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We are happy to welcome back Prof Erika Szyszczak on the State Aid Blog today. She is Professor of Law and Fellow of the UK Trade Policy Observatory at University of Sussex and practising barrister and ADR mediator at Littleton Chambers, Temple, London. Today she shares her views on two cases that shed new light on third party rights to challenge European Commission State aid decisions before the European Courts.

 

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The recent Ferracci  and Montessori judgments of the General Court show that even when aggrieved third parties are able to satisfy the strict standing provisions to challenge European Commission decisions, the European Courts are still reluctant to interfere with the Commission’s powers to implement the State aid provisions.

The Treaty of Lisbon 2007 attempted to liberalise the narrow rules of standing for natural and legal persons to challenge acts of the EU Institutions. This aim was implemented by amending Article 263(4) TFEU to allow any natural or legal person to institute proceedings against a regulatory act which is of direct concern to them and does not entail implementing measures. At face value this new wording eases up on the earlier requirement for an applicant to show, the almost impossible, requirement that a regulatory act is of individual concern according to the Plaumann formula.

But there is still the requirement to show the applicant is directly concerned by a measure.

Post-Lisbon applicants have not had much success in satisfying this new element of the standing test. In relation to State aid acts, the CJEU has dismissed the application on various grounds. For example, in Mory the Court found that the decision was not an act of general application. In other cases such as Telefonica,  the Court found that implementing measures were required.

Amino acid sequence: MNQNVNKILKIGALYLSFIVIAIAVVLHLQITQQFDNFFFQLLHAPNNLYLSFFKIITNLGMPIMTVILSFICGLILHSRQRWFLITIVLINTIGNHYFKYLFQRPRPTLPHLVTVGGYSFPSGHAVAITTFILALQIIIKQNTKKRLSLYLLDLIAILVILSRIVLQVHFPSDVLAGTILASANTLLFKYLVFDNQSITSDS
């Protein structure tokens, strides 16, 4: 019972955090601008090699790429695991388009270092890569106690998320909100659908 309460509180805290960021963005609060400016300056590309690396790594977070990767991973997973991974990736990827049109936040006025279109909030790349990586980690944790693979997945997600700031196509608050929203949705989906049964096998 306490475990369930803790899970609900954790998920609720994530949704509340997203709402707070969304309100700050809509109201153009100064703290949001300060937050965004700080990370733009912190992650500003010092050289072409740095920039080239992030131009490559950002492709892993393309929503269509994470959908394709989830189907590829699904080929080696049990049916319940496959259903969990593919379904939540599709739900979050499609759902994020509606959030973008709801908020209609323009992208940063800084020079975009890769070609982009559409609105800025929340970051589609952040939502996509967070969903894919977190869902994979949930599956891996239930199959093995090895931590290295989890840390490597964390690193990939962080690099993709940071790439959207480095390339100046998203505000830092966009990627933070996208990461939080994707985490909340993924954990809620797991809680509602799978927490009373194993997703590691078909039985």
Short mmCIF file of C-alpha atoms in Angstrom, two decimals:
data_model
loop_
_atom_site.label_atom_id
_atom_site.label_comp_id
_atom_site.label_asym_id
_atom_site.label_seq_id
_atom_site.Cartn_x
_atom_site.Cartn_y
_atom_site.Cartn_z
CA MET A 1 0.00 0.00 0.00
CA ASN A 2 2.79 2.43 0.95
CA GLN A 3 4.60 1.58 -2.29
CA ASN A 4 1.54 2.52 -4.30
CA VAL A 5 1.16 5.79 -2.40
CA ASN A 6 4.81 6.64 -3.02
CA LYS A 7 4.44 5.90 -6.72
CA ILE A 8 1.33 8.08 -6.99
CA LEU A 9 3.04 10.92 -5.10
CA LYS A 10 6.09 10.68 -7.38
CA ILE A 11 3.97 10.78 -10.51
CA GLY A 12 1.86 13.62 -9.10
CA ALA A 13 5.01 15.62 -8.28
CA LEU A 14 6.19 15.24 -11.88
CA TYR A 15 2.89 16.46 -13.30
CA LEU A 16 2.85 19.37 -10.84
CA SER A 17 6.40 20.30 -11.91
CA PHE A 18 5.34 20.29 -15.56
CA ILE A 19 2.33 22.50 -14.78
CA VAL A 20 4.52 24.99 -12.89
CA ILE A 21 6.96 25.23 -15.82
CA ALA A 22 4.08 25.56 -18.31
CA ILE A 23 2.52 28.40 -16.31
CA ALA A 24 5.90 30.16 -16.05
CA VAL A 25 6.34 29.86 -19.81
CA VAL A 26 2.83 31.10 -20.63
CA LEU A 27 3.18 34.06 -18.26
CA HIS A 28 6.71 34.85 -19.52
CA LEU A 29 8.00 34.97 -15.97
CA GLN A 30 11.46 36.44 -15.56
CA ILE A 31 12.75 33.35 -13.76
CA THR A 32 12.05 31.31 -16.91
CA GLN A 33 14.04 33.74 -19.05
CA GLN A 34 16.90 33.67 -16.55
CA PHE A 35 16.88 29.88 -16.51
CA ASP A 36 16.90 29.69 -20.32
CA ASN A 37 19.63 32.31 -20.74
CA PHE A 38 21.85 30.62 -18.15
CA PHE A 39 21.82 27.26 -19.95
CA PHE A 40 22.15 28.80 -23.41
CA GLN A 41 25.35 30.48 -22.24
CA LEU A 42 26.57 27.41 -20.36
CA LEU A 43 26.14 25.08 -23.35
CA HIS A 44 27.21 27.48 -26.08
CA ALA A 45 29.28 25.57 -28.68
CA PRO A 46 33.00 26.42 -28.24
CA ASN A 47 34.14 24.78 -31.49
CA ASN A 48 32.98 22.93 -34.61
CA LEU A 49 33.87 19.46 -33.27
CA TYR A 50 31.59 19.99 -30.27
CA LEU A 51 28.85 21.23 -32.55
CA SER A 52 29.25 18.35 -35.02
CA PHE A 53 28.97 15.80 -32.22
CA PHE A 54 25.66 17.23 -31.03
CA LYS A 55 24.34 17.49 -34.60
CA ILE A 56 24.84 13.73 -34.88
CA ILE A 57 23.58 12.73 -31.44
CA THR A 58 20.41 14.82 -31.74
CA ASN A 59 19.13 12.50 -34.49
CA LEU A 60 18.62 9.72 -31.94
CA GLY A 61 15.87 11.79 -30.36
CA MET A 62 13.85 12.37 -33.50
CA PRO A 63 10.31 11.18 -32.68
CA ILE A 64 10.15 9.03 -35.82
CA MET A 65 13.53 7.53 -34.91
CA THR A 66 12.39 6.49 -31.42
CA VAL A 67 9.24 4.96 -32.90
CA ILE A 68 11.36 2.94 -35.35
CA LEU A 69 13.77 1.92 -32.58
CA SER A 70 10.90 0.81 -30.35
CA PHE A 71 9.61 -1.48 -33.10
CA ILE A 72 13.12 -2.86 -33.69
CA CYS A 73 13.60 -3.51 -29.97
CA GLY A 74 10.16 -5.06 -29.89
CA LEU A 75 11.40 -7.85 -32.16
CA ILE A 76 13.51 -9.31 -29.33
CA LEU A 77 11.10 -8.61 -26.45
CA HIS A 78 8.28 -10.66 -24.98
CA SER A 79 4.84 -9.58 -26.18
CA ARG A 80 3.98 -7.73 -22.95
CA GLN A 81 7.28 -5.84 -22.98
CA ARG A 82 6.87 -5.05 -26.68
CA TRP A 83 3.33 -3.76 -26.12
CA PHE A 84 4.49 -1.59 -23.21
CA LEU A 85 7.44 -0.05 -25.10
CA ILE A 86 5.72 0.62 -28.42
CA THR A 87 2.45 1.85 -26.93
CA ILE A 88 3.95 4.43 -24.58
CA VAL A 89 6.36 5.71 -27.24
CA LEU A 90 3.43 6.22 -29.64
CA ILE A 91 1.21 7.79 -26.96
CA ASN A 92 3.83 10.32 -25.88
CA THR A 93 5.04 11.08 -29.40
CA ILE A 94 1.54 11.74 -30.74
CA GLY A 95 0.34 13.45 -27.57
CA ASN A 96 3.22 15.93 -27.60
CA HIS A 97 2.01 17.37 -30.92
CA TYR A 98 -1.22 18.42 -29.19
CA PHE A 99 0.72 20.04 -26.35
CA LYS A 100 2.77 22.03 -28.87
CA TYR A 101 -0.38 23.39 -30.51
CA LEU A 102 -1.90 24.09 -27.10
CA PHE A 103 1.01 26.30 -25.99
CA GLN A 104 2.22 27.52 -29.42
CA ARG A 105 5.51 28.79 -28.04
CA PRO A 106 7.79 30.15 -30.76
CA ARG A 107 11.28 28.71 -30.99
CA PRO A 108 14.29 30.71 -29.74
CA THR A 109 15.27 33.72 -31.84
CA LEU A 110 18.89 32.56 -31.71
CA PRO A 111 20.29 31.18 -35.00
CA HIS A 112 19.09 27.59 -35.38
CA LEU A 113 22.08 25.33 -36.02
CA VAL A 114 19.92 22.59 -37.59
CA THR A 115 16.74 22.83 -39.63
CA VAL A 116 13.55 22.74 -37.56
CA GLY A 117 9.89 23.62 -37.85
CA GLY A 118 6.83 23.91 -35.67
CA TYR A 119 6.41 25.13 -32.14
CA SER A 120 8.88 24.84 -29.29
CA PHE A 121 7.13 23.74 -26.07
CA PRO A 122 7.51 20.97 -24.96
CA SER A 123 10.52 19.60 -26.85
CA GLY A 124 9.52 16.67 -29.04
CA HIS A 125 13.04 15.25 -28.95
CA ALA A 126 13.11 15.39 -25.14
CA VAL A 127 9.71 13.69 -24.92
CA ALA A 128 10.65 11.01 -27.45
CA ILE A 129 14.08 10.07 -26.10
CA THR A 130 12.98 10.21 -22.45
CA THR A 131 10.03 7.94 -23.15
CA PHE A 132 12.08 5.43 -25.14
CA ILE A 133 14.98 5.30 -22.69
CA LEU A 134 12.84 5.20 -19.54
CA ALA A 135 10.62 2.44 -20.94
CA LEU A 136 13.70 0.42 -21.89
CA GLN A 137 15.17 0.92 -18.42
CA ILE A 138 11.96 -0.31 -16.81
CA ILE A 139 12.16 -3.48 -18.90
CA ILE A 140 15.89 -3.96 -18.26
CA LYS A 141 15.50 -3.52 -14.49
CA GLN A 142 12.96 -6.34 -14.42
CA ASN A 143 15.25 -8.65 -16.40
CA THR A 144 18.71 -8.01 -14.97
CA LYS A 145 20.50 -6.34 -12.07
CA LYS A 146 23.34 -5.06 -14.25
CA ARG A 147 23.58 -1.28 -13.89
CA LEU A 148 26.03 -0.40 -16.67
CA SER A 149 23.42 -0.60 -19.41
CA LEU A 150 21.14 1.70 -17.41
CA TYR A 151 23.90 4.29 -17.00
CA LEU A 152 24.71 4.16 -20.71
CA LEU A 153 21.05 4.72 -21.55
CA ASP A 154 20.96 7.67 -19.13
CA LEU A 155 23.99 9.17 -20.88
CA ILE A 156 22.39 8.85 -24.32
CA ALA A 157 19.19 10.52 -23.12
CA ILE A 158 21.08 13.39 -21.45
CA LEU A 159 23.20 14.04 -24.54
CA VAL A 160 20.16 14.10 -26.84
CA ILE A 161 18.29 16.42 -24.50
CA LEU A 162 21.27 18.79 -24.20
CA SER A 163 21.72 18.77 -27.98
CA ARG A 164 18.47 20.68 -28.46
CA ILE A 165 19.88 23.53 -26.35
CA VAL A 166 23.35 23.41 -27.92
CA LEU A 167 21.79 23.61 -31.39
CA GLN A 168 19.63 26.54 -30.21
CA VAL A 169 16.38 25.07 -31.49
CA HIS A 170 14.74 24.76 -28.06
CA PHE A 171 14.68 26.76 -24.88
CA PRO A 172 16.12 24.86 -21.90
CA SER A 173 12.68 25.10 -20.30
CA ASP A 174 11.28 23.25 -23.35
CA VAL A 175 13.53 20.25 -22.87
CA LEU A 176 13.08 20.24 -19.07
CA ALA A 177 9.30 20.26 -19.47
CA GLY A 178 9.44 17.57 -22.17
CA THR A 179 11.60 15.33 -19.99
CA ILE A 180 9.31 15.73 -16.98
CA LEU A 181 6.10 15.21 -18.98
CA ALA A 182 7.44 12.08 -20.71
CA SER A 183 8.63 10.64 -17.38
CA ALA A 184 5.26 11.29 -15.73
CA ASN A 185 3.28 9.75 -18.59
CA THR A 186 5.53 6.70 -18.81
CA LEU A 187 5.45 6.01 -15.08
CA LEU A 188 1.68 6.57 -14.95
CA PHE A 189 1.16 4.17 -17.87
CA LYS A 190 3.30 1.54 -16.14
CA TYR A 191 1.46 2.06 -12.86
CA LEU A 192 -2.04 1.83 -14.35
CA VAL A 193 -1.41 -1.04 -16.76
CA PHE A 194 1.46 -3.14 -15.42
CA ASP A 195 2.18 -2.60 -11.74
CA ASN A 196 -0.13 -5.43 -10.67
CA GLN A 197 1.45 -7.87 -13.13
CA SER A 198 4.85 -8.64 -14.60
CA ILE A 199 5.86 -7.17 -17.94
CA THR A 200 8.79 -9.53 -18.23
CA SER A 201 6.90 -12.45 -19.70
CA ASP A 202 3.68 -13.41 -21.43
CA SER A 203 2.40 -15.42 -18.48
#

However, on 15 September 2016 the General Court handed down two parallel judgments in the Ferracci and Montessori cases where the new admissibility criteria of Article 263(4) TFEU were found to be satisfied.  These cases are part of a trend seen in Commission investigations of investigating the bright line between economic and non-economic activities, especially where mixed, or hybrid activities are taking place. But the appeal against the Commission decision raises new dimensions on the third party standing to challenge problem in EU law and sheds light on the impossibility defence to the recovery of illegal State aid.

The  challenges to the Commission decision of 2012 in Ferracci and Montessori were brought by competitors who had made the earlier complaints concerning Italian provisions granting  tax exemptions, namely an exemption from the municipal tax on real estate and  a  corporate tax reduction to entities that were seen as  non-commercial entities and as such were deemed not to be carrying out economic activities.